Improving the Copyright Office Ownership Database
The Copyright Alliance believes that a modern and efficient Copyright Office is critical to a 21st century copyright system. In addition to increased autonomy and a more advanced IT system, one step toward ensuring that the U.S. Copyright Office is adequately prepared to meet the demands of the 21st century is to modernize the copyright registration and recordation systems to afford for greater efficiency and transparency.
Since copyright protection subsists automatically, from the moment a work is created, registration allows the Copyright Office to collect information about registered works and provide public notice of the authorship and ownership status of those works via a searchable database. In turn, the public may use this database to determine whether and when a work is in the public domain. A modern and efficient, searchable database of ownership information benefits both creators and users of copyrighted works.
The Office’s current database is antiquated, in large part because it is supported by an IT system that is outdated. The first step toward creating a modernized database is implementing an IT system advanced enough to support such a database. Only after that is accomplished does it make sense to attempt to develop and administer a modern database.
A modern Copyright Office database should:
- be intuitive and user-friendly, and incorporate the advanced search functions the public has come to expect of today’s search engines. For example, one would expect to be able to use a reverse image search to lookup ownership information for a work of visual art;
- include only the information that is included in the registration form, and should not burden rightsholders by requiring that they submit and maintain additional information or other information that the rightsholder may not know.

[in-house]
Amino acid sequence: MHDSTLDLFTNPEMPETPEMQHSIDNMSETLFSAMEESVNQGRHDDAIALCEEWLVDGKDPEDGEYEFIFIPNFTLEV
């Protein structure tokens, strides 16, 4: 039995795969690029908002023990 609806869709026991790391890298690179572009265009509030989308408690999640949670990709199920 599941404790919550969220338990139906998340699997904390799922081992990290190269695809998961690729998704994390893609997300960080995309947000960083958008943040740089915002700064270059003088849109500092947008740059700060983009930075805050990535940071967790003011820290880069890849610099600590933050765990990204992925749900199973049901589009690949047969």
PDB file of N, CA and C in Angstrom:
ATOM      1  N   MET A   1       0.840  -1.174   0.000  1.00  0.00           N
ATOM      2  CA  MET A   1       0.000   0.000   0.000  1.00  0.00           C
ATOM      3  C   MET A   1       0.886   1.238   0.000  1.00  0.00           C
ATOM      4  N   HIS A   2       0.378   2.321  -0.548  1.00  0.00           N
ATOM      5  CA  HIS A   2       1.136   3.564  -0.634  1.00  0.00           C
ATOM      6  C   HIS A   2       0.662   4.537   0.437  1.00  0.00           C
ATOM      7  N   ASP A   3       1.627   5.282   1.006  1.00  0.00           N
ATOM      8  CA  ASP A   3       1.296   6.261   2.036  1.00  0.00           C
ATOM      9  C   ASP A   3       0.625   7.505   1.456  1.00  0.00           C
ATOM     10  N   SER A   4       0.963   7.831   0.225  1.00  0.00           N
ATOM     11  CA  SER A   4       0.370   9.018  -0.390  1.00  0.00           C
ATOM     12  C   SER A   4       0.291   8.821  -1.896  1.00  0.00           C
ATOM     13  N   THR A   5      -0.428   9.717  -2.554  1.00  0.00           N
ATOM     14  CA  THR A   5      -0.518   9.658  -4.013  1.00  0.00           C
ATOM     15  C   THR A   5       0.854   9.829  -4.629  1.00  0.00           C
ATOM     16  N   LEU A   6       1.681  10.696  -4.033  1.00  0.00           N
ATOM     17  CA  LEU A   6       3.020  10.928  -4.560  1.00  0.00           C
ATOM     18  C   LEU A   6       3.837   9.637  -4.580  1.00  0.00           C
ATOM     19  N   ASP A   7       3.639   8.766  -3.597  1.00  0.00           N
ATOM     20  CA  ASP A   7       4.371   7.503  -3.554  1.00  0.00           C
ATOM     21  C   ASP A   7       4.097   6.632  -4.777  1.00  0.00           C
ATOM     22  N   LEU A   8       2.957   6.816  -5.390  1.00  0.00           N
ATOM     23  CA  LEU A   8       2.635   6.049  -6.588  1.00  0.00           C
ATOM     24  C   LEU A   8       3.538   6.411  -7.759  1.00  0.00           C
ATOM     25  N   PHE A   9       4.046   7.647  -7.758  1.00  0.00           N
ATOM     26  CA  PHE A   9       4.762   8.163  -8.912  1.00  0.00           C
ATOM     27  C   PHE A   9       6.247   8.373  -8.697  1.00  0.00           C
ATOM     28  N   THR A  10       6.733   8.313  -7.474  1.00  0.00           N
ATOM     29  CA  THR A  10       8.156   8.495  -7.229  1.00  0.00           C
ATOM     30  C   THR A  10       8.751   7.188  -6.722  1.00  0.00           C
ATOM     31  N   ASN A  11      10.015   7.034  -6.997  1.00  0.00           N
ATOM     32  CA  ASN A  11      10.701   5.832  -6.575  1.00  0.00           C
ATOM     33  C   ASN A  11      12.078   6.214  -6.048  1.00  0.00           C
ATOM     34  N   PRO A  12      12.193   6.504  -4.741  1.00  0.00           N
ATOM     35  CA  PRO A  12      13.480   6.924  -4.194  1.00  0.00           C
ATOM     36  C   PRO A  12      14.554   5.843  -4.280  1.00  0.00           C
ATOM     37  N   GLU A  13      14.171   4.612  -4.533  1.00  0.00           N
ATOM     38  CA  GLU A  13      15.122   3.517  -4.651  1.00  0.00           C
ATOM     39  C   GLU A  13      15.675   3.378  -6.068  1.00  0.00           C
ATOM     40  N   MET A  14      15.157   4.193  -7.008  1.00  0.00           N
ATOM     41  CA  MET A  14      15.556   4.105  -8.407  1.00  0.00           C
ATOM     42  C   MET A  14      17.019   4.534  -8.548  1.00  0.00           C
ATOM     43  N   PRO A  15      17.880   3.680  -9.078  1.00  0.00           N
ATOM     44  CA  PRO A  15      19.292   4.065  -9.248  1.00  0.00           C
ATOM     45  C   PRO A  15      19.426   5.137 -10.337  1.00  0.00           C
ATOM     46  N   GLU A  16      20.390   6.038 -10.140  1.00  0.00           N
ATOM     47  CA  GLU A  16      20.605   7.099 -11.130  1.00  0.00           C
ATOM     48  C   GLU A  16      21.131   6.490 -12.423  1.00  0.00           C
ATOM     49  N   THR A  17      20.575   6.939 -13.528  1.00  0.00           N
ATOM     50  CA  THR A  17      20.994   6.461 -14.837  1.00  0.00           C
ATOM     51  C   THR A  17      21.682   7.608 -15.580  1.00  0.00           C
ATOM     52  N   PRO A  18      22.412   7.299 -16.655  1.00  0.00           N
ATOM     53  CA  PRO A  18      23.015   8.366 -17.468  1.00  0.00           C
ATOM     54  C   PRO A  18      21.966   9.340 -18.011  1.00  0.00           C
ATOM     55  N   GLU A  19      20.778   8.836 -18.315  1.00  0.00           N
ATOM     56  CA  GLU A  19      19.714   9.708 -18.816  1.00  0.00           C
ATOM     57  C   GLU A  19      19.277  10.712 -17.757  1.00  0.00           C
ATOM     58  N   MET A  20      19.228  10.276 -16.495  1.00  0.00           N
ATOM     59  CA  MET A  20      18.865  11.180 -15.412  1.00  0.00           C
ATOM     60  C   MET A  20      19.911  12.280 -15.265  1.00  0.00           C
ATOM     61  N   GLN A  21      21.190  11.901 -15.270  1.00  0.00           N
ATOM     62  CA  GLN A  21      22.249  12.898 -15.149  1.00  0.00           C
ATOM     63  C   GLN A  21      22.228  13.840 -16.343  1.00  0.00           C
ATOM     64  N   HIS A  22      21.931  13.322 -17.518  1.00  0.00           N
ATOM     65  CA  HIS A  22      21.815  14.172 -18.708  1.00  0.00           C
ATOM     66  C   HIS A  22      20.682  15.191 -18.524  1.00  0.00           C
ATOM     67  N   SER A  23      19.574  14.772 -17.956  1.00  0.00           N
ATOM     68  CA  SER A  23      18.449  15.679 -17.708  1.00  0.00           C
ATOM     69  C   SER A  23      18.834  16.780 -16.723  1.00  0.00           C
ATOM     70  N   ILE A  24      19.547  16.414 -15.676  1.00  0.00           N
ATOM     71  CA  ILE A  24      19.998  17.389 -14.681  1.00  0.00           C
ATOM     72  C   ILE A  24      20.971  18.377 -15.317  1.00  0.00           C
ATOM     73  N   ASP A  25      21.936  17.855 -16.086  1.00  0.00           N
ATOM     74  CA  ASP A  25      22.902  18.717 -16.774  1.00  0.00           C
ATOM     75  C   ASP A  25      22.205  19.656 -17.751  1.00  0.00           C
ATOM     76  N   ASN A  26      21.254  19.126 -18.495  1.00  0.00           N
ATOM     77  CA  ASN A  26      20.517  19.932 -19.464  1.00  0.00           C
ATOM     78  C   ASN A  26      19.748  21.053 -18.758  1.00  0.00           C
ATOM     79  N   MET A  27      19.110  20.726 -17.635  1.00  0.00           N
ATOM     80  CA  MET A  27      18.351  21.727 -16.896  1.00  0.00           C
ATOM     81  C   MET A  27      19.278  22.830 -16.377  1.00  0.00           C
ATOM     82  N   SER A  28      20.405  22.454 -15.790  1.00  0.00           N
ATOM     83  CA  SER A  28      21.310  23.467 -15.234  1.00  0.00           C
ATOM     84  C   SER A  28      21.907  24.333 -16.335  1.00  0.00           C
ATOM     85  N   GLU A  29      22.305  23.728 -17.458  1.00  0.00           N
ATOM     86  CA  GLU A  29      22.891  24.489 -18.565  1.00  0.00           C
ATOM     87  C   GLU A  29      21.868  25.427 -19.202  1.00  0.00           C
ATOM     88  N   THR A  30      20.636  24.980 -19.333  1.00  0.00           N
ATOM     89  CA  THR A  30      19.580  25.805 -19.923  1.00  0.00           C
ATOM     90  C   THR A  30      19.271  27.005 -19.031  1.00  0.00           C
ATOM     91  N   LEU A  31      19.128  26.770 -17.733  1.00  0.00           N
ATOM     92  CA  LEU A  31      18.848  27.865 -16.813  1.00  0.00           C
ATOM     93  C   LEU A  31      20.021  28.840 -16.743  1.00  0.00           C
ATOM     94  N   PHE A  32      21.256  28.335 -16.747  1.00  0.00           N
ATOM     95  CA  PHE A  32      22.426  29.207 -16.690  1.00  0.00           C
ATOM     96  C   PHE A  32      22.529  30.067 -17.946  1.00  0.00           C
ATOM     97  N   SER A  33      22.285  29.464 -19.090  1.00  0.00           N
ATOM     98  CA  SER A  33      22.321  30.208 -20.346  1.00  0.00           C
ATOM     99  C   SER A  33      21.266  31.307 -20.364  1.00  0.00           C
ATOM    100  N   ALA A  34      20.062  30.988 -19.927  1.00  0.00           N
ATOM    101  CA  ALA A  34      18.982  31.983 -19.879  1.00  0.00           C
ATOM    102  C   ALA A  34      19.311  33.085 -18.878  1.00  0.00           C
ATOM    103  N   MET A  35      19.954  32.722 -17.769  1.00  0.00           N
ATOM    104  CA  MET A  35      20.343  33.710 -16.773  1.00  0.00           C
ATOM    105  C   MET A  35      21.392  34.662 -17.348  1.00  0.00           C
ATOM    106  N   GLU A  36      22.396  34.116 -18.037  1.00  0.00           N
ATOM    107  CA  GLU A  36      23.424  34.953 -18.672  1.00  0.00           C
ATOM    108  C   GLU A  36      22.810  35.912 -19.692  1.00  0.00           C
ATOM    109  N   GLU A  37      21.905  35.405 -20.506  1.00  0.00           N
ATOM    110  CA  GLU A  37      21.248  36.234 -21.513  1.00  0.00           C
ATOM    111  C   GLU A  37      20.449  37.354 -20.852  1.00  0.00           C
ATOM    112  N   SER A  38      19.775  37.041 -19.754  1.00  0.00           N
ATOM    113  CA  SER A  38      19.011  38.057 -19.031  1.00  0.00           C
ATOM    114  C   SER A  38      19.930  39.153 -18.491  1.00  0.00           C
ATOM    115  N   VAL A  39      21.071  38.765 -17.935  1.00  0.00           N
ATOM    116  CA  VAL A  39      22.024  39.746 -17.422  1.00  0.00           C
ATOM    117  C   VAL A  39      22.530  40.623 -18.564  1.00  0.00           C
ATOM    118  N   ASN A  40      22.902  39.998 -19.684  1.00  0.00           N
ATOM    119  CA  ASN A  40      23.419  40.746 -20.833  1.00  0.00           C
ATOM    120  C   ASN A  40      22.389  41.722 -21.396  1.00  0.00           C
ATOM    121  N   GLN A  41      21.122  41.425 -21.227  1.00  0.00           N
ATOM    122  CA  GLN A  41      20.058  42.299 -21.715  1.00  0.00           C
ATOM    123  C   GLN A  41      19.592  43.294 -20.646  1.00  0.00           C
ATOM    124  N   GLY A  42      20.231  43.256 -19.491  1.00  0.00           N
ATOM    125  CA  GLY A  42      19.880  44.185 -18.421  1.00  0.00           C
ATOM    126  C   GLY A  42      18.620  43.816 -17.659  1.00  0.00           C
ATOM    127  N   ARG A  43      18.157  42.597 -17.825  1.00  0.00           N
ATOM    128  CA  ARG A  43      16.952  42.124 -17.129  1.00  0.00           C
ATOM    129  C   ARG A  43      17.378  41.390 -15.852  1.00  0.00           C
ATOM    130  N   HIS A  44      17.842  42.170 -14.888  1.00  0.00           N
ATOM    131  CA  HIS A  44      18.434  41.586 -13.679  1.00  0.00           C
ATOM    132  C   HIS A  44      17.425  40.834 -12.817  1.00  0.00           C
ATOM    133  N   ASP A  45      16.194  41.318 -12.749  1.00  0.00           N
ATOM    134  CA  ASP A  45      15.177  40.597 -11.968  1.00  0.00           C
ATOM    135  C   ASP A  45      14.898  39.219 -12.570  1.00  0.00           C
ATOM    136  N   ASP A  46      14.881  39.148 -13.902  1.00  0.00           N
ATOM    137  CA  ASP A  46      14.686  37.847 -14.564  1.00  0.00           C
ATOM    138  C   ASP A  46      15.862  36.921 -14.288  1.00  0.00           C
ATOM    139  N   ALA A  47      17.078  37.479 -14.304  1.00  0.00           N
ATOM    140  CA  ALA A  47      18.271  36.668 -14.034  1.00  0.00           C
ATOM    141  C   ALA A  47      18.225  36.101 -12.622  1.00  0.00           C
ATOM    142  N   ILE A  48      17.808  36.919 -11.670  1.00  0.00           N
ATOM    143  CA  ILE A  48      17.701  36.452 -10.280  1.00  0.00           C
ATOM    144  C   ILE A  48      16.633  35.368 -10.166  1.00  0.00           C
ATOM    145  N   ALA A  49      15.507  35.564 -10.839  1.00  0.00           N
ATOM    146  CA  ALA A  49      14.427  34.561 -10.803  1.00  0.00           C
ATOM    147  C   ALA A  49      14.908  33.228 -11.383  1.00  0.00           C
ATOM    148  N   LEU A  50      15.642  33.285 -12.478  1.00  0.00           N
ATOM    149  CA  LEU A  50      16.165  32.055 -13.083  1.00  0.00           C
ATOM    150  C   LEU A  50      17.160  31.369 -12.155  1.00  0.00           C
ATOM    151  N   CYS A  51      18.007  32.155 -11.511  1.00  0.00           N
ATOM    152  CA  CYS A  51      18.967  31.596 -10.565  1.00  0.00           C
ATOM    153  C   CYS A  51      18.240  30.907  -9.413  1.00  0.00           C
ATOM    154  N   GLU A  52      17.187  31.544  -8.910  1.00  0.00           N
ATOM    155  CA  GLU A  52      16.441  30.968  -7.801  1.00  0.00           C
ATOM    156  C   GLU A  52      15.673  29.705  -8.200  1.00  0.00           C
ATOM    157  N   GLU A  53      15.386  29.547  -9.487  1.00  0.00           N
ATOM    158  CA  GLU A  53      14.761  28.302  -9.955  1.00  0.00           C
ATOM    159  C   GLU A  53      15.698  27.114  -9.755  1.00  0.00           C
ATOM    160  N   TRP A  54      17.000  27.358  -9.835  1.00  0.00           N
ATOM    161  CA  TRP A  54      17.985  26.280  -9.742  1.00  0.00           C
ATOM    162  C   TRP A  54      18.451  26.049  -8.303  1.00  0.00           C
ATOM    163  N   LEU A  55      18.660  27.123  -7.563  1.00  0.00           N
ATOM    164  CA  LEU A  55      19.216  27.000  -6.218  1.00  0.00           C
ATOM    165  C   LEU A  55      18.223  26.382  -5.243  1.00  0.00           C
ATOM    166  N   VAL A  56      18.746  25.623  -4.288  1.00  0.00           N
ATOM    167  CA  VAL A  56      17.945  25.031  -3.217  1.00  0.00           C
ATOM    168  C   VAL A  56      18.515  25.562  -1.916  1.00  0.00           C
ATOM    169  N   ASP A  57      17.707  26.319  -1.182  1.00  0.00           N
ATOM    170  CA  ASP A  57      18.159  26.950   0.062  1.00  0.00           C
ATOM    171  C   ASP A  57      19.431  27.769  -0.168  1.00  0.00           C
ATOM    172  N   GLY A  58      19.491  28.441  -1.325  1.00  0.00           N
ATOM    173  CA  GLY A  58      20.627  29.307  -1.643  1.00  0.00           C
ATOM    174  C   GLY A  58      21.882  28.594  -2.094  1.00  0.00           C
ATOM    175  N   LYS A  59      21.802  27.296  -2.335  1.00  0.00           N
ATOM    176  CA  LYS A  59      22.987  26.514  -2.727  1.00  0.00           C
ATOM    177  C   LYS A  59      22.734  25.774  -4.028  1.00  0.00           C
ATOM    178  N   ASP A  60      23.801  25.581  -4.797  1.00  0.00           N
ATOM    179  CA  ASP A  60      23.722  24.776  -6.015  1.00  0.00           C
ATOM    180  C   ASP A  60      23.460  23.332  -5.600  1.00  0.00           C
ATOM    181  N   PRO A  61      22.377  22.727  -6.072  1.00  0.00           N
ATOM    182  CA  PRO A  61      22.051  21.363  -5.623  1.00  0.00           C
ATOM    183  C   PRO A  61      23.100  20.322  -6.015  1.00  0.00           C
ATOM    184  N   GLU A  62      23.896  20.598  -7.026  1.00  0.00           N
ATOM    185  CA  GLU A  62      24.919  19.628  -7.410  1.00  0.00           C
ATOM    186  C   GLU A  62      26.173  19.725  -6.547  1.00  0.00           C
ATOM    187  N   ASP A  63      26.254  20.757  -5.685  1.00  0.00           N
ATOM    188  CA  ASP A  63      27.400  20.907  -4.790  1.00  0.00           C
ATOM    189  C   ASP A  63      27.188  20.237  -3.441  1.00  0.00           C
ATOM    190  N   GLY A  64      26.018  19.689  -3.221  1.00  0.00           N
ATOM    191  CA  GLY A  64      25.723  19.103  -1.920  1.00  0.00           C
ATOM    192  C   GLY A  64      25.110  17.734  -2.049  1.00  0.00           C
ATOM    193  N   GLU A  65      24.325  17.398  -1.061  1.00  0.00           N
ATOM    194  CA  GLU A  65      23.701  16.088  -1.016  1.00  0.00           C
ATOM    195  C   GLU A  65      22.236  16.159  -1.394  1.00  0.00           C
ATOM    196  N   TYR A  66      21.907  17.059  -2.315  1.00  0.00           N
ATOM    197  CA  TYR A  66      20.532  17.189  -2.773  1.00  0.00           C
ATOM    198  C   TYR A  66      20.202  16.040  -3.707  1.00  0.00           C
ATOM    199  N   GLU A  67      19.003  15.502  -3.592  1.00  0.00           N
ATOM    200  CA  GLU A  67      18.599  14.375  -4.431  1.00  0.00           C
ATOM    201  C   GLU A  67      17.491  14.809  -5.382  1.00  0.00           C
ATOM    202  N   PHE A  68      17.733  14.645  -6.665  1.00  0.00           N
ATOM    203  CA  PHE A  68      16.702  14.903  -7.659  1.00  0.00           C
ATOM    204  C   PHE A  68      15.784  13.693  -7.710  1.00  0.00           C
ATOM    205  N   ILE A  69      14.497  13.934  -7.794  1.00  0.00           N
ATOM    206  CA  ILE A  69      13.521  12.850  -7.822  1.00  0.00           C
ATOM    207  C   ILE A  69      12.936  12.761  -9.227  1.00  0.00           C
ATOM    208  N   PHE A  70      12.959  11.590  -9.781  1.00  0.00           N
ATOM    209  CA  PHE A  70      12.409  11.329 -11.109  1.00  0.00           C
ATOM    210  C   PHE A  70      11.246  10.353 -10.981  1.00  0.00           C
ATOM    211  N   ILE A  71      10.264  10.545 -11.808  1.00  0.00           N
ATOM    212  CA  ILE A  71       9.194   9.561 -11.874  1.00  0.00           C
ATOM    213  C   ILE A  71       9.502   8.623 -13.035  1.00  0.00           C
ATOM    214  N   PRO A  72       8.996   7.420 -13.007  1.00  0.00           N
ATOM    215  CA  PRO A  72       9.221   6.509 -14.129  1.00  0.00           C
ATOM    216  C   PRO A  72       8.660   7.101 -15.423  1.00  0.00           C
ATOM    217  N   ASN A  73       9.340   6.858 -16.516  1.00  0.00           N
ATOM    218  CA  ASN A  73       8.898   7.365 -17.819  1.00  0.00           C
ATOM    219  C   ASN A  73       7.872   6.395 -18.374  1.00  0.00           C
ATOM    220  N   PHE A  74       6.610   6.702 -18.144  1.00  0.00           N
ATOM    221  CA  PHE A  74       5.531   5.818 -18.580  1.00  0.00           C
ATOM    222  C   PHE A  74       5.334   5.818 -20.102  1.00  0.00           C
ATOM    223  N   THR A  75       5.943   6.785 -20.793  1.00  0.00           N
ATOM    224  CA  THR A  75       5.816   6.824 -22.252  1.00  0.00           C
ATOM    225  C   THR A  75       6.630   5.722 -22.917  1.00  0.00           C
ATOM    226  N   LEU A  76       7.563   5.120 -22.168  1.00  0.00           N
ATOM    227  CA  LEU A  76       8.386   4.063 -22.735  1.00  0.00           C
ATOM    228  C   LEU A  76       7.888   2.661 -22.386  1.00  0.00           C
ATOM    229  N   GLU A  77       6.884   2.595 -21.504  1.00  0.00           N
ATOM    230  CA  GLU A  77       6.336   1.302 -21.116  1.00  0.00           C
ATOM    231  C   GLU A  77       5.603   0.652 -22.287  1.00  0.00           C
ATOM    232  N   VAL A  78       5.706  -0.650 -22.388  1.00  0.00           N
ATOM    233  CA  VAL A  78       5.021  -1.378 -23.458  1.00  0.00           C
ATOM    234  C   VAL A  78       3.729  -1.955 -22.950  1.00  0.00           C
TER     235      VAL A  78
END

- merge registration and recordation data into a single, comprehensive database so that ownership information is searchable in one place;
- be funded by government appropriations and user fees. Since the public is the ultimate beneficiary of the ownership information retained and disseminated by the Office, users should share the burden of funding the database by. Since registration is not mandatory, charging rightsholders larger fees will result in fewer registration and recordation filings and result in less data, not more; and
- provide incentives that encourage rightsholders to keep their information up-to-date without penalizing those who choose not to.
It has been suggested that changes in the law are necessary to ensure that the database is comprehensive and accurate to incentivize copyright owners to register and keep their ownership information up to date. The Copyright Alliance supports the goal of a comprehensive and accurate database, but It makes no sense for policymakers to begin considering whether it is appropriate to make changes to the current registration incentives in the copyright law until the Copyright Office first employs a new IT system and has successfully implemented the new database. Why consider changes in the law until users of the Copyright Office, Congress and the staff of the Office first gain experience understanding how copyright owners, users and others are using the new database, what is and is not working correctly, and whether new incentives to registering and recording are appropriate or necessary? Once the new IT system and database are successfully operational and we have usage data to analyze, that will be the appropriate time to consider whether the law needs to be revised, not now.
The positions taken here may not reflect the views of Copyright Alliance Associate Members.
 Such additional information includes authorized licensors, catalog numbers, etc.
 A songwriter, for example, often does not know the identity of the person who has recorded a song until after its release date. Similarly, photographers often do not know the date of publication of photographs they distribute to customers.